Ahmadinejad’s Cultural Revolution: Increased Level of Repression
Since Mahmoud Ahmadinejad took office, pressure on Iran’s cultural sector has been continually increased, bringing cultural life to a virtual standstill. Intellectuals and students are now publicly voicing their protest. Bahman Nirumand reports
The Iranian government has come under unusually sharp criticism by the association of Iranian Academics for its flagrant abuse of human rights. In an open letter, the authors accuse authorities of “systematically and intentionally disregarding even the most basic rights.”
Critics and dissenters have been removed from their jobs, imprisoned without any legal grounds or recourse to a lawyer, and forced to make accusatory confessions. Universities have let go of numerous liberal lecturers, while critical students have been prevented from continuing with their studies.
The government has been propagating a “highly dangerous, fundamentalist ideology,” which permits authorities to arbitrarily punish anyone with a dissenting viewpoint. The letter characterizes the growing restrictions on academic freedom and the permanent abuse of human rights as a “great crime” against future generations.
In fact, the political situation in Iran has drastically worsened since Ahmadinejad was sworn into office last July. A number of independent newspapers, such as Shargh, the largest reformist newspaper, have been banned. The tightening up of censorship, the persecution of critics, and repression of those cultural and scientific institutions and independent organizations not willing to bend to the dictates of the government are threatening to completely paralyze free cultural activity in the country.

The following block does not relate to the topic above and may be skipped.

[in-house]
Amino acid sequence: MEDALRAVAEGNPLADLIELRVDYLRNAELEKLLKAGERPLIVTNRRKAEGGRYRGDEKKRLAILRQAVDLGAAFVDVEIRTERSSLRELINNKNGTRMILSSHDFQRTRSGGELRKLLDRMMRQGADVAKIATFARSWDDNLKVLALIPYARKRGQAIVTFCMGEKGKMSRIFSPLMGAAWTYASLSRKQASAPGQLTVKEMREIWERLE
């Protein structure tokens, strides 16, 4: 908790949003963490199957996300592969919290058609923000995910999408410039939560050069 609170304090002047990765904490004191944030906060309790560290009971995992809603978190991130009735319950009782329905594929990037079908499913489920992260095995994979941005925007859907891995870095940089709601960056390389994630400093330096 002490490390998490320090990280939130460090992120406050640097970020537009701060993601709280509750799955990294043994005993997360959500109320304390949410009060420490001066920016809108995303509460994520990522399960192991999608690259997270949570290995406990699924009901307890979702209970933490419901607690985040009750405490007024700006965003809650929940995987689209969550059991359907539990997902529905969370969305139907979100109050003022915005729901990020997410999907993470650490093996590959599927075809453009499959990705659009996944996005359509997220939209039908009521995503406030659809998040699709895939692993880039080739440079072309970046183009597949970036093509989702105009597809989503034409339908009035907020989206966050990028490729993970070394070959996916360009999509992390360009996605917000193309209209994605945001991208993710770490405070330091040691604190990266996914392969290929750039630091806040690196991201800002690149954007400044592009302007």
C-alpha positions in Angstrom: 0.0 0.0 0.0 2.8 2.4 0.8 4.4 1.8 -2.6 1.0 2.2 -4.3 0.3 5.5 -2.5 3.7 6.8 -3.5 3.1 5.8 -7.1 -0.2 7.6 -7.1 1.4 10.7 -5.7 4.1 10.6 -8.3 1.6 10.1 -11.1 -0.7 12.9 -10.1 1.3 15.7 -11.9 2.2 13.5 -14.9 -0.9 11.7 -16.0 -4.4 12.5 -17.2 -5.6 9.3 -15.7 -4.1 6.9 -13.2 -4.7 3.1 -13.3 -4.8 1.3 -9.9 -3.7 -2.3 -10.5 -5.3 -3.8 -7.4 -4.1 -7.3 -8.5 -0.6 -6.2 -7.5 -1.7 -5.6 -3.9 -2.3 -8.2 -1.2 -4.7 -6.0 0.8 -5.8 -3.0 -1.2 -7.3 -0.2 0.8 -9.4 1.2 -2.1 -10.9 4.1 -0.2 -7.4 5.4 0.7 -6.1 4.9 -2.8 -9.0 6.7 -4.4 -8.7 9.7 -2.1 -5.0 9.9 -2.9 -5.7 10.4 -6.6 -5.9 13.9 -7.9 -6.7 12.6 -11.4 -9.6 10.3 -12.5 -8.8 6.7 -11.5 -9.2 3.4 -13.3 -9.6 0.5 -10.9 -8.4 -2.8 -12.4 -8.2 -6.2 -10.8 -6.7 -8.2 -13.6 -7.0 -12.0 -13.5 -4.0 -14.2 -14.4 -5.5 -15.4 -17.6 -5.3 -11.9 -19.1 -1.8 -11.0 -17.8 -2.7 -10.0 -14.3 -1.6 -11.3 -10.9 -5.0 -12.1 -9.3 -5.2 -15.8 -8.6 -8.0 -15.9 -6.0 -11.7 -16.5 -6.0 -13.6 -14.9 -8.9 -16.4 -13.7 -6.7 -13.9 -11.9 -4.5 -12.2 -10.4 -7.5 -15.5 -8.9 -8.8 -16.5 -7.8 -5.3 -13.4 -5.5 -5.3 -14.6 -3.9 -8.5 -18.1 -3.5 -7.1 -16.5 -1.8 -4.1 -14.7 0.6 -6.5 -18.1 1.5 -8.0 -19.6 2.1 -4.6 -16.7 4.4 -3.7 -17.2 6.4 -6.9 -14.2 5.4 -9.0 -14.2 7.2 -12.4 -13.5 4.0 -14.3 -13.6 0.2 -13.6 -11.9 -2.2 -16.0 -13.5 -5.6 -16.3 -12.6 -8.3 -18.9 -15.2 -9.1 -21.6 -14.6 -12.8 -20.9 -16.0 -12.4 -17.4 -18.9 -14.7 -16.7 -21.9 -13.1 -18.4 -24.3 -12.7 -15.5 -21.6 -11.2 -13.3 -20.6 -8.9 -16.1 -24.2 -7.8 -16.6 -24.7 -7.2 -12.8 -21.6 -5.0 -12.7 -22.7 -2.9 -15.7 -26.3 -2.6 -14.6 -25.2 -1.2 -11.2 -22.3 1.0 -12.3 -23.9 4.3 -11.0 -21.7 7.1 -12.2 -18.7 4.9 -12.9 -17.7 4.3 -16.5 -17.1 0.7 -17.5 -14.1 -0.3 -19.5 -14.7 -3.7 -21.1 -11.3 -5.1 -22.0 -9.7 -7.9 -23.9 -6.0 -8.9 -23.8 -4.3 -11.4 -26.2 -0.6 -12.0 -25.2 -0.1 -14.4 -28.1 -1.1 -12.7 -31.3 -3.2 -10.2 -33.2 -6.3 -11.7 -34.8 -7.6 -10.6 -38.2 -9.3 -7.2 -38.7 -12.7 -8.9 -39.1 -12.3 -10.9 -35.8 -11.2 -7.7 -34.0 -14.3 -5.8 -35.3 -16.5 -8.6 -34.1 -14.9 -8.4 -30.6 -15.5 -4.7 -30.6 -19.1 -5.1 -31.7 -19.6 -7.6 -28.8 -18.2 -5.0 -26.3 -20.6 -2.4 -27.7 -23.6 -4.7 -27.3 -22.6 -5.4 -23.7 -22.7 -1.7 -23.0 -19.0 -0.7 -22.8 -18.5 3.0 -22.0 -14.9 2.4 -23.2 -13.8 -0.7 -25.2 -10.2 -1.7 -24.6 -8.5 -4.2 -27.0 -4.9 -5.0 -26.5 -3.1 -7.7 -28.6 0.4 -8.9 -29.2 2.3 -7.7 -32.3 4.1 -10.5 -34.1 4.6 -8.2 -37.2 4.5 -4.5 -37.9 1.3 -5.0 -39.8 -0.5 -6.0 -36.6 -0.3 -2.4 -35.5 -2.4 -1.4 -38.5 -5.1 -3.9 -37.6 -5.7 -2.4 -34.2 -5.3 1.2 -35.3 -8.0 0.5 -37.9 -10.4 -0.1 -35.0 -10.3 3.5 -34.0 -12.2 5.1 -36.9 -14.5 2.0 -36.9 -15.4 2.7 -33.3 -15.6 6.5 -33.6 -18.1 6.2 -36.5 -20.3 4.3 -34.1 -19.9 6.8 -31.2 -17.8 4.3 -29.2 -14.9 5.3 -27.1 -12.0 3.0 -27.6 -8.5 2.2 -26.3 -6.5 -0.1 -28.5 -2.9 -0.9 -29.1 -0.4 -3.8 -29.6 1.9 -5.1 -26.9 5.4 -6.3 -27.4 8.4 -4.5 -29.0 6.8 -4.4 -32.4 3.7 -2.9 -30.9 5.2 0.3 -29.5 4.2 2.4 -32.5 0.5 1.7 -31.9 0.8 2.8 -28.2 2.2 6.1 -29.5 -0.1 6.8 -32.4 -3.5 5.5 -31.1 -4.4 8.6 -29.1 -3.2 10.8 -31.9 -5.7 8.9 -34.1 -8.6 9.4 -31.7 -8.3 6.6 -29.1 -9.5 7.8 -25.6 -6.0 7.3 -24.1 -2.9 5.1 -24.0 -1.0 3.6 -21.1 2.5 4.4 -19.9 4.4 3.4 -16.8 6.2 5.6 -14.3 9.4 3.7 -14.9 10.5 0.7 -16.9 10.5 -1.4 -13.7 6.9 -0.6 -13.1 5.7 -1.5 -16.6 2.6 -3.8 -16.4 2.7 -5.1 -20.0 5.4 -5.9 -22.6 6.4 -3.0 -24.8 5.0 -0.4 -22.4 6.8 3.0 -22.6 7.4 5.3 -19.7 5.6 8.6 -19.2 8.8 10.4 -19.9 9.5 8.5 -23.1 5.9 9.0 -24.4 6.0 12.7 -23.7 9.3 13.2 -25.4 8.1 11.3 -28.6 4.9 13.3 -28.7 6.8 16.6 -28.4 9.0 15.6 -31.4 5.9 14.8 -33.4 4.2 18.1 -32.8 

Mahmud Doulatabadi, Iran’s most popular writer, declared during a reading in Tehran that he refuses to publish any more books out of protest against the severity of censorship. The censorship office has been sitting on his manuscripts for months now. He also spoke to a number of publishers, two of whom reported that forty of their books have still not received permission to be printed.
“Every day, the piles of books and manuscripts lying behind closed doors are growing higher and higher,” says the author. “I don’t know how this problem can be resolved. Not only are many publishing houses facing bankruptcy, but authors, poets, and non-fiction writers have lost the desire to write.” Perhaps the censors might be moved if publishers declare that they “would publish no more books and that authors would refuse to deliver manuscripts.”
Enormous economic consequences
The severe limits placed on the freedom of expression have been primarily directed against writers, journalists, and intellectuals critically opposed to the new power elite. The repression signifies not only a blow to freedom of speech, but also entails enormous economic consequences.
When a newspaper is banned, hundreds of journalists loose their jobs overnight and are left without means to support their families. When books and manuscripts are held for prolonged periods by the censorship authorities, the respective publishing houses must accept high financial loses and might even be forced out of business. Even authors, who can hardly be said to earn a living from their low royalties, often find themselves compelled to give up their profession.
And this is exactly the goal that is hoped to be achieved through stricter censorship. Authors and journalists are faced with the choice of practicing self-censorship or changing profession.